When it comes to potential applications for soft robotic technologies, Kramer reels off a list that includes: search-and-rescue robots that are impact resistant and can deform to squeeze through cracks and crevices to aid in natural disasters; wearable technologies such as fabrics and skins that can give proprioceptive feedback to the wearer or assist with motions and prolong endurance without restricting the natural mechanics of motion; and human-machine interfaces that utilise compliance to embed safety at the material level.
“The main concept that I explore is the use of responsive systems that react automatically to changes in their environment (material intelligence), which will reduce the complexity of robots overall. As most of the materials my lab works with are new and not typically applied to these applications, we also focus on scalable manufacturing with responsive materials to make novel soft devices.”
Kramer’s presentation highlighted preliminary designs for engineered fabrics and skins that address wearable applications, providing both sensory feedback and imparting motion to the wearer. It’s logical then, to ask her where the human that will ultimately be using such technologies factors into her research. “The technology we’re developing is not at a readiness level to test with human subjects, but we envision wearables as a key application for our work. We are developing both robotic fabrics and robotic skins. Both of these ideas involve the integration of sensing and actuation within a planar, conformable substrate.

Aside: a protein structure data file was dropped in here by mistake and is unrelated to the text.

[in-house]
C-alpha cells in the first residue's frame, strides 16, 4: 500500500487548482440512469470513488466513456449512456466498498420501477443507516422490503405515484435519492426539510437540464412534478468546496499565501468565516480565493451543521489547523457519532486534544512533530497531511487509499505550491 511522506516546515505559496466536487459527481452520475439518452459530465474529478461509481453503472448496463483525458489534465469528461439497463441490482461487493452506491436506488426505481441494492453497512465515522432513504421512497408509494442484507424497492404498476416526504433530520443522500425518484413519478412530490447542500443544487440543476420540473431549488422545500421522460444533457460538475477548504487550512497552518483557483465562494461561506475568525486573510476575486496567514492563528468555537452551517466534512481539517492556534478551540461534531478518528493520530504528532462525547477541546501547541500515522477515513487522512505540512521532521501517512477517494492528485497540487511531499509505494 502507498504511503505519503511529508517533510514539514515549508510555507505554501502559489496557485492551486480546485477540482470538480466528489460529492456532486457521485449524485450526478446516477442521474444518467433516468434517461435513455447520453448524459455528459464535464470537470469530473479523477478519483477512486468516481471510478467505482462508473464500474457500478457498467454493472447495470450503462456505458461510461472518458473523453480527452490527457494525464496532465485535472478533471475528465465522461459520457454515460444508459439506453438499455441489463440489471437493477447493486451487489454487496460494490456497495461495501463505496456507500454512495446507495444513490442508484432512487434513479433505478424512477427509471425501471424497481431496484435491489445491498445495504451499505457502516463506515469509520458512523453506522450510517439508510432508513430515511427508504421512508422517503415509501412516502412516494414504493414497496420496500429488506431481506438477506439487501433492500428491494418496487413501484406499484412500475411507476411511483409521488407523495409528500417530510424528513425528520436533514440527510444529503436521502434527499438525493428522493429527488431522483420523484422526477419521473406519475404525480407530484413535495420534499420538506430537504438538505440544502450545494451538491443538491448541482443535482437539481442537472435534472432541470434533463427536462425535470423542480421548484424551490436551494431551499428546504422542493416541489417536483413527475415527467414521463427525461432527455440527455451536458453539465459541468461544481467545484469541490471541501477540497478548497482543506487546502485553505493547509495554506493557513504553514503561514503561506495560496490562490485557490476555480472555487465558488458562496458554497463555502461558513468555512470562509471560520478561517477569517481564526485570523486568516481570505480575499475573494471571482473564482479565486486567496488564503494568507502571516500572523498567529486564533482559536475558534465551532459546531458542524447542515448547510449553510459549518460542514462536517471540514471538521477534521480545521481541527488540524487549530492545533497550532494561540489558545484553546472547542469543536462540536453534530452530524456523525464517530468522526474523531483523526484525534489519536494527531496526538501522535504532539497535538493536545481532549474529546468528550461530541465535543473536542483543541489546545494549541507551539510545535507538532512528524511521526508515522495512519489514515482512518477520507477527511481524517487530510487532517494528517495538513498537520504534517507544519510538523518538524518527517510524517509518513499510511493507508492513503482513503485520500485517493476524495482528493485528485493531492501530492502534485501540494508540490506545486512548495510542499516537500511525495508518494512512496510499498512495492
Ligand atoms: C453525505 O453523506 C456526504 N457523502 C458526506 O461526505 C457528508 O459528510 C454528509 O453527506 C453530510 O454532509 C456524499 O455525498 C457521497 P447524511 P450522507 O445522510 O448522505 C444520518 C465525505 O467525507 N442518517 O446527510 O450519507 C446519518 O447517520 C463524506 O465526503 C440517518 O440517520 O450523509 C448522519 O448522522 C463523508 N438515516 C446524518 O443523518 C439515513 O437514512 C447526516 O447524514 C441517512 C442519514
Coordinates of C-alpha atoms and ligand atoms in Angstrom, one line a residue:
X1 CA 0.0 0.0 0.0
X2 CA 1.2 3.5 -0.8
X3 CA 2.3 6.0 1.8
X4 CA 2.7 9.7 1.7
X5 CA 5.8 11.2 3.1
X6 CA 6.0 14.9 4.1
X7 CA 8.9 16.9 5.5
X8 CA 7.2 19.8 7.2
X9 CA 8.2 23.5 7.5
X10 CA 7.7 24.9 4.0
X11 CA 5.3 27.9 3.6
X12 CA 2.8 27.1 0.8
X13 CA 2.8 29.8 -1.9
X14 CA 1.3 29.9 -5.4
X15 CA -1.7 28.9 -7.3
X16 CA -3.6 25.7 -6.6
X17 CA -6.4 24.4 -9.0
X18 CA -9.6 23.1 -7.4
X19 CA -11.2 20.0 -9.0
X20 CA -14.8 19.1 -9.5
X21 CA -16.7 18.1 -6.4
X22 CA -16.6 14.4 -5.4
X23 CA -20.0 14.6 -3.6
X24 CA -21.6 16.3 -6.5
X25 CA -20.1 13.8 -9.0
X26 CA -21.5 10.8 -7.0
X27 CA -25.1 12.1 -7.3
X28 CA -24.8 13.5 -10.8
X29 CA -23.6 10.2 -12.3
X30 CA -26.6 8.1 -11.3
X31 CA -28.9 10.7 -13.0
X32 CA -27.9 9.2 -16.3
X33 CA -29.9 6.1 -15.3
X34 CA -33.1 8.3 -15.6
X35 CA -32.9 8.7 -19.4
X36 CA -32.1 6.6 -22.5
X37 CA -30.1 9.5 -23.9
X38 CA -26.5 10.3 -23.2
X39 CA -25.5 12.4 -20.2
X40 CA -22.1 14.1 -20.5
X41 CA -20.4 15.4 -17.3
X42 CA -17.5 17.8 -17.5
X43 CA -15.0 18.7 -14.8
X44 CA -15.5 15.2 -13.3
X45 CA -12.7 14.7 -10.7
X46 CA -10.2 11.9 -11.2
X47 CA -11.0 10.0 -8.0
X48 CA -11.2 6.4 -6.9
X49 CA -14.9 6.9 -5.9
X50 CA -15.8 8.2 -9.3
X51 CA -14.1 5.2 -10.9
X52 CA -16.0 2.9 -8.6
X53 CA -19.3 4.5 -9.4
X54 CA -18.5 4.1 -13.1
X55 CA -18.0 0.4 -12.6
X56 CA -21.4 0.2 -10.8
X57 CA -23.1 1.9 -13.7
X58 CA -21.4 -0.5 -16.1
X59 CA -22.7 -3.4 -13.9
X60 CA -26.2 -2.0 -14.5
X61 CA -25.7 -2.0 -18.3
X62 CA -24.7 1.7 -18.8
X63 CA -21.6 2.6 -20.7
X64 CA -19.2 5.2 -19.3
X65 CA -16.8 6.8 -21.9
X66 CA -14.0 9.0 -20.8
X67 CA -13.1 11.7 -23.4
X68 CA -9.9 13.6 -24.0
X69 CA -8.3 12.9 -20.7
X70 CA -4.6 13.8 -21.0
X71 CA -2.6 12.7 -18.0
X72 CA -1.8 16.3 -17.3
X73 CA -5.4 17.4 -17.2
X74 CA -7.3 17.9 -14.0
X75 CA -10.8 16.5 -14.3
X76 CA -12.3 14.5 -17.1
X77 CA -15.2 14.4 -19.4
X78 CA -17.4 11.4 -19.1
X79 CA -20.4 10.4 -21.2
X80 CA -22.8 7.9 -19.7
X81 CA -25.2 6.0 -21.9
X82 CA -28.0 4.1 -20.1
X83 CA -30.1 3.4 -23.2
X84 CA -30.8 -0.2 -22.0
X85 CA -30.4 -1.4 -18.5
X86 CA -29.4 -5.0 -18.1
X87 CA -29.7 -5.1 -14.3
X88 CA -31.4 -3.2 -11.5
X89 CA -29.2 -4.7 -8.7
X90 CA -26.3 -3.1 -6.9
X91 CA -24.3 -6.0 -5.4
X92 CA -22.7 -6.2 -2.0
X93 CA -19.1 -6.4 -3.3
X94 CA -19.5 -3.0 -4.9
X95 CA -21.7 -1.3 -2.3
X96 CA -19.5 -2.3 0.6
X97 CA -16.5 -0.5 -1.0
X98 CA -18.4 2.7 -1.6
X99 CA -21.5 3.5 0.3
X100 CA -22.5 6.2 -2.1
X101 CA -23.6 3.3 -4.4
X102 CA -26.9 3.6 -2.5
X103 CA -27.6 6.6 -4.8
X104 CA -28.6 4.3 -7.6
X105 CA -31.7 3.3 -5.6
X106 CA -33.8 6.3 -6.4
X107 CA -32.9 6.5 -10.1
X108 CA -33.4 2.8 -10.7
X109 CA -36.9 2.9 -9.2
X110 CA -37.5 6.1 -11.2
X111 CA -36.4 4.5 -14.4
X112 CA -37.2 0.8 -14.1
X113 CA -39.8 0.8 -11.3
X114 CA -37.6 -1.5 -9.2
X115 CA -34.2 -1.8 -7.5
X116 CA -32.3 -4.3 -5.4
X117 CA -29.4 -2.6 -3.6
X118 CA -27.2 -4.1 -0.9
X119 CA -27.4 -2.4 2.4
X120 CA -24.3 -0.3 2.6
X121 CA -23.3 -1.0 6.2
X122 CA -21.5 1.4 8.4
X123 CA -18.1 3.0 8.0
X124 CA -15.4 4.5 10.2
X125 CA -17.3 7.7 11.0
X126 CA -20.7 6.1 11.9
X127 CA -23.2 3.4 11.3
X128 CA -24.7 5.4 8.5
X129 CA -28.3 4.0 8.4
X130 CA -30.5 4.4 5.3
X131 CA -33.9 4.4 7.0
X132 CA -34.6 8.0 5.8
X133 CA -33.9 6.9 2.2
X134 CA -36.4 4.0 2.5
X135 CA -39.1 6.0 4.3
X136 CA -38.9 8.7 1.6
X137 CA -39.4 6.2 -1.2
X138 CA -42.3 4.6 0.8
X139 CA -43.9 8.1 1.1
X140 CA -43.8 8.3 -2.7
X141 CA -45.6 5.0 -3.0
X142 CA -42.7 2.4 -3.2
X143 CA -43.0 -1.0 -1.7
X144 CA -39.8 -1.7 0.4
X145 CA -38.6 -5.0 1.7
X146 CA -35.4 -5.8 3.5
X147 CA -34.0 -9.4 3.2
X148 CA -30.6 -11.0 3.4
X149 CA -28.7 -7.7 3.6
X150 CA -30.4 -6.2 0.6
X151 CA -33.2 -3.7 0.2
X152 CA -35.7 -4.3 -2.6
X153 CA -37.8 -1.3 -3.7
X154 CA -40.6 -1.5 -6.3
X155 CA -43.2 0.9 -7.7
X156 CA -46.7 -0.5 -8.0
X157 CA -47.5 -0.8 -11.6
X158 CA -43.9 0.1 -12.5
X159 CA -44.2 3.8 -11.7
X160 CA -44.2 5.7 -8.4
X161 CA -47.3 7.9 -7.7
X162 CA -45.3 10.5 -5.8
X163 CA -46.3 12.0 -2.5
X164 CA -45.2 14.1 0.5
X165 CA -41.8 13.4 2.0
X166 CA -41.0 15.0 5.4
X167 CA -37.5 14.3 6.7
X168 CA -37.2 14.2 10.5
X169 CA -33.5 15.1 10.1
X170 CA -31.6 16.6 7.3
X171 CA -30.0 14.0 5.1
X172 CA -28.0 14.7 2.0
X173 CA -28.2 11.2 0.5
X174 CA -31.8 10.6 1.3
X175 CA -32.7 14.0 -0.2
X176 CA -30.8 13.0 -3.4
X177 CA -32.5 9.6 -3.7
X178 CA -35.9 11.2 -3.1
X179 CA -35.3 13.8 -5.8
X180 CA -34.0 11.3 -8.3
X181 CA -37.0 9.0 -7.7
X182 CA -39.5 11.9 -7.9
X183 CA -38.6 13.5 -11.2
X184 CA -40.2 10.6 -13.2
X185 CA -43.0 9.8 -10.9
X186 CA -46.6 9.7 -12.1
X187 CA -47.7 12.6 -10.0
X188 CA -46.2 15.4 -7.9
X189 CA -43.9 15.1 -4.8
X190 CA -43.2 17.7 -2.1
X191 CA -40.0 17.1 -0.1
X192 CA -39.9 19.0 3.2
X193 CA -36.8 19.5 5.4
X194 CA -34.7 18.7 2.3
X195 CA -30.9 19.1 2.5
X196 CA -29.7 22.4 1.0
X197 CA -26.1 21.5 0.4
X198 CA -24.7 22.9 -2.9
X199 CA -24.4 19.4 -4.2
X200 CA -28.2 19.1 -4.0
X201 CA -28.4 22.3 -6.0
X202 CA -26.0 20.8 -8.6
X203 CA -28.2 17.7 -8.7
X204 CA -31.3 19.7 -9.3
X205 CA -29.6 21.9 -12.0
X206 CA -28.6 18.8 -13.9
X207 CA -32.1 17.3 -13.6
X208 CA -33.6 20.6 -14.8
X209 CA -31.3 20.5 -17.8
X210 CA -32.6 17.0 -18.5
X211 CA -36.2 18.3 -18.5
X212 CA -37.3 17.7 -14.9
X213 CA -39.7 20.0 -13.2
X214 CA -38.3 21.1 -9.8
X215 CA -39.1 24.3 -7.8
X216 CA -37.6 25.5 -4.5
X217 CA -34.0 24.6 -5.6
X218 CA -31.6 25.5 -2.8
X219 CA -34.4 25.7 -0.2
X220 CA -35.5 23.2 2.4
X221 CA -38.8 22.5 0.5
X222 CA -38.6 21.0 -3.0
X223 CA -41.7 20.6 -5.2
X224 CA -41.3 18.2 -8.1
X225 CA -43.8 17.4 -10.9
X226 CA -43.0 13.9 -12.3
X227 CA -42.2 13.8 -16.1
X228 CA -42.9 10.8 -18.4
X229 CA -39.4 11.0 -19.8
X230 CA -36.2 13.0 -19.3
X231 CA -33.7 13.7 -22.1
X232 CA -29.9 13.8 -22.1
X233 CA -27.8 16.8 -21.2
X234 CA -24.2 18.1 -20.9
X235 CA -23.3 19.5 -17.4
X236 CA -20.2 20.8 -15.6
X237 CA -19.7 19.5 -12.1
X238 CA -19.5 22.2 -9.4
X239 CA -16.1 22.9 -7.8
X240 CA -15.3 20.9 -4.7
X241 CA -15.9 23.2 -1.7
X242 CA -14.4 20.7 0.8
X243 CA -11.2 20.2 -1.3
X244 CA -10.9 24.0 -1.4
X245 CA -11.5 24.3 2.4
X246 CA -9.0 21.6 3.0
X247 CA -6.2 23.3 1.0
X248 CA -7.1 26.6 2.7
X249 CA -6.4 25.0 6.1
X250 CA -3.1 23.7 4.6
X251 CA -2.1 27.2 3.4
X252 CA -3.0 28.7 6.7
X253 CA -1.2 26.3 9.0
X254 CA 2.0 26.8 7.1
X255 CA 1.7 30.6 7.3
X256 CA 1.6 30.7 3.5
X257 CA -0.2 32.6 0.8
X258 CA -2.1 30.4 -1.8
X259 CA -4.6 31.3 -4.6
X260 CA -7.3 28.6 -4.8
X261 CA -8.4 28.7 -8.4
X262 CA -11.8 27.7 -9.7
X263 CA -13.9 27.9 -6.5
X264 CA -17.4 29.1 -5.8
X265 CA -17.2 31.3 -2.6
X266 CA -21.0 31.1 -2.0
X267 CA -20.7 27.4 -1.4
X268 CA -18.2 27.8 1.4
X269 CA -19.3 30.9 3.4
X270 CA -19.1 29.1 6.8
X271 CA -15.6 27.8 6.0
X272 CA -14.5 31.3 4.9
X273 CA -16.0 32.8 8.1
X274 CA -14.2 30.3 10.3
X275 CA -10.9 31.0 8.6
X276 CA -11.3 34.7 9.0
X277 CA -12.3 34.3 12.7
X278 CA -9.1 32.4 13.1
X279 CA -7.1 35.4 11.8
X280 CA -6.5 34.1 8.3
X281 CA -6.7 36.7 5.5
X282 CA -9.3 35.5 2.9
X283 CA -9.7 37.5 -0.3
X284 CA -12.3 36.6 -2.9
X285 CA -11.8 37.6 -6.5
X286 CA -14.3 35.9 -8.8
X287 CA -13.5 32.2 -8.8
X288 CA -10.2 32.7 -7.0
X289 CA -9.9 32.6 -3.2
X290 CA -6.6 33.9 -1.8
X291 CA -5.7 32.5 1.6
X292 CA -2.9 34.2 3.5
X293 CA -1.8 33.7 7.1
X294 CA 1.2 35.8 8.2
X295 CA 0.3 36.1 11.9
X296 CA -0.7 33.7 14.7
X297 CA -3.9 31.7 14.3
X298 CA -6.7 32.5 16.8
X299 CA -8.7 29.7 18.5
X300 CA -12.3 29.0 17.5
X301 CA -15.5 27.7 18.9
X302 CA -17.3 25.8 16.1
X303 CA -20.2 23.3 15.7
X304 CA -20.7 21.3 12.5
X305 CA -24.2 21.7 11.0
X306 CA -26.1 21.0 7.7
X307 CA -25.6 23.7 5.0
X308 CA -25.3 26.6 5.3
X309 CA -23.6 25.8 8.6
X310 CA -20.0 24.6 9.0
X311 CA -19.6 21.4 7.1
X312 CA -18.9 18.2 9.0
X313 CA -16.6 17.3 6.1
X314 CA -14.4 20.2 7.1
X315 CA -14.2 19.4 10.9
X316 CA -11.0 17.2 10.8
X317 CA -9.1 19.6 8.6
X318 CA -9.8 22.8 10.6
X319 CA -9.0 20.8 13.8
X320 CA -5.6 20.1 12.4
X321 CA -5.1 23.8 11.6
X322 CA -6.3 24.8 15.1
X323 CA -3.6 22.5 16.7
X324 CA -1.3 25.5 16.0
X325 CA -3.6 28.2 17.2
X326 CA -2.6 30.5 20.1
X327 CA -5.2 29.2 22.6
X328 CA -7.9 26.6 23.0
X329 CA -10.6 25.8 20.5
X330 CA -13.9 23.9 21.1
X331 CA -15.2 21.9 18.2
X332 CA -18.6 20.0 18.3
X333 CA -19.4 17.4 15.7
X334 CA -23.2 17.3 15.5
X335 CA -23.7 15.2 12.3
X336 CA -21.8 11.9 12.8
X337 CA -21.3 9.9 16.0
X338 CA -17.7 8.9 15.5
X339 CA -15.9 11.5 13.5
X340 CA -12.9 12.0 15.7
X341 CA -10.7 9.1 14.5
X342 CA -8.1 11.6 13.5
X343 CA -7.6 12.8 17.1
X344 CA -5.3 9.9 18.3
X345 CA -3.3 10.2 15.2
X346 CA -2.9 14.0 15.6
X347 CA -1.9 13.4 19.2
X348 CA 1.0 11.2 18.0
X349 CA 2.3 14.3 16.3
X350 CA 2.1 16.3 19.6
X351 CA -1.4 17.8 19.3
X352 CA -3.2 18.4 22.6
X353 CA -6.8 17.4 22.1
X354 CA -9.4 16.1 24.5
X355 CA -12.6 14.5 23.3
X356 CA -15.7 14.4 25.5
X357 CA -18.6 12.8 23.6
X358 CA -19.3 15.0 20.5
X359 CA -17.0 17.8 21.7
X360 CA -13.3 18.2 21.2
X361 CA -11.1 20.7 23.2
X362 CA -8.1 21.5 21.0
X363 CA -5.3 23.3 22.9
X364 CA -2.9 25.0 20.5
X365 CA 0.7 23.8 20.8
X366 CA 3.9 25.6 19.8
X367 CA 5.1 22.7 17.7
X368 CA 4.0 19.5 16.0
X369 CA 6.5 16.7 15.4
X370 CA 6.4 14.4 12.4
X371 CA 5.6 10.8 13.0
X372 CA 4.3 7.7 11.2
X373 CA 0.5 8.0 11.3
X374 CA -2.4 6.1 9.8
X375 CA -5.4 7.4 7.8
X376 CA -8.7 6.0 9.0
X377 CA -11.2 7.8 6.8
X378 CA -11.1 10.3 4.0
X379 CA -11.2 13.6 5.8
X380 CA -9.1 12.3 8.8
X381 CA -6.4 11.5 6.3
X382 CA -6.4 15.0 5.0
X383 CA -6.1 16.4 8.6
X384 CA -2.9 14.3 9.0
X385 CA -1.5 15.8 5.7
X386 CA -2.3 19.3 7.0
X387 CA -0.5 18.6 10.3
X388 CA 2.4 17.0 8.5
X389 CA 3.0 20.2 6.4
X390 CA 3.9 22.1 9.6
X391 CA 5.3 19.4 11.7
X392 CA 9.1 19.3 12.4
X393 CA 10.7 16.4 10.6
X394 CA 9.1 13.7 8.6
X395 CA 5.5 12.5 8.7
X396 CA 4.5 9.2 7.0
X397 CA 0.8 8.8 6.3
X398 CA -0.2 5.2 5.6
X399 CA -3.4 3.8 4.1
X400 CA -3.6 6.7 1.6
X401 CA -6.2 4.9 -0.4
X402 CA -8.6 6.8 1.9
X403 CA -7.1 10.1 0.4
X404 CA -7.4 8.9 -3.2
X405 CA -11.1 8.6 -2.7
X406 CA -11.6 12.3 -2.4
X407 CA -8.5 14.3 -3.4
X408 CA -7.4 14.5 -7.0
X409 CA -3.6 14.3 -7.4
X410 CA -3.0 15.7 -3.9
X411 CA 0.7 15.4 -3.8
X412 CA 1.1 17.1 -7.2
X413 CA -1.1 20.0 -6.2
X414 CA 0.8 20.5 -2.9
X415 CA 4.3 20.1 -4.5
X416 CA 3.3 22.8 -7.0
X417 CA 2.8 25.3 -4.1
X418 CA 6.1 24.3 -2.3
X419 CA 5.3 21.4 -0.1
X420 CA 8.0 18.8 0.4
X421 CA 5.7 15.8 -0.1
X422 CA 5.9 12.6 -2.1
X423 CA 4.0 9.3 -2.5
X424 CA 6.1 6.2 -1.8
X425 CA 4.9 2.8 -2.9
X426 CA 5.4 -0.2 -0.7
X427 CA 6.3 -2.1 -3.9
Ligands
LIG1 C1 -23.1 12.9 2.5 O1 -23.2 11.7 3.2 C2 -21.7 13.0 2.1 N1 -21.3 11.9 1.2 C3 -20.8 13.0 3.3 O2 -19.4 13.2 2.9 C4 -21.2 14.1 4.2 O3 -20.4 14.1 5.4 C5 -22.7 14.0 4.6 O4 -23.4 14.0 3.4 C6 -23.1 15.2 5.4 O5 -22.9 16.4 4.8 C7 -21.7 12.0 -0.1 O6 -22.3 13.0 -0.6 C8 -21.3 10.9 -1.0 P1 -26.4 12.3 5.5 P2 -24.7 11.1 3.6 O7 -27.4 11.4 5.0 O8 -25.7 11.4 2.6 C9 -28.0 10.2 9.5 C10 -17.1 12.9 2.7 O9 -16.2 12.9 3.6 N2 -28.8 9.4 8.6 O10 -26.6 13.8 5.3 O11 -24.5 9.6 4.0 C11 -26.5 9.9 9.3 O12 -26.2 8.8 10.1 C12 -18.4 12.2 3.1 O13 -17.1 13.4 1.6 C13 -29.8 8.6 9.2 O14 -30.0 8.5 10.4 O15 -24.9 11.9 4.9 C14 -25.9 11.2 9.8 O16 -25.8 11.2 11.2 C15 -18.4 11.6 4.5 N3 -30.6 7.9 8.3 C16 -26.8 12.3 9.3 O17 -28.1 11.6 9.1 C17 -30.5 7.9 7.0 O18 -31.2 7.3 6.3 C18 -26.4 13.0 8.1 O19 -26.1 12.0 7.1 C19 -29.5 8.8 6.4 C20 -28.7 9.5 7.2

“Wearable sensing would allow a user to receive information about their own state. For the consumer sector, such information could be used to improve positioning for health or athletics and to develop gesture-based gaming platforms. Integrated actuation may be used for injury prevention or rehabilitation, enhanced strength or endurance, and soft exoskeletons/prosthetics.”
When asked about the likely early adopters and where in the market they will come from, Kramer predicts a universal appetite for these technologies. “Wearables are all the buzz right now. I can imagine funding for development of wearable technology coming from both industry and government sources. We have not yet isolated one market or application that we would like to pursue, given the infancy of our technology.”
Kramer explains that she is not yet considering taking her research to market and states: “This is a major distinction between industry and an academic research setting. Rather than focusing on commercialisation, we are interested in expanding what is possible and redefining the wearable and robotic realm of possibility.”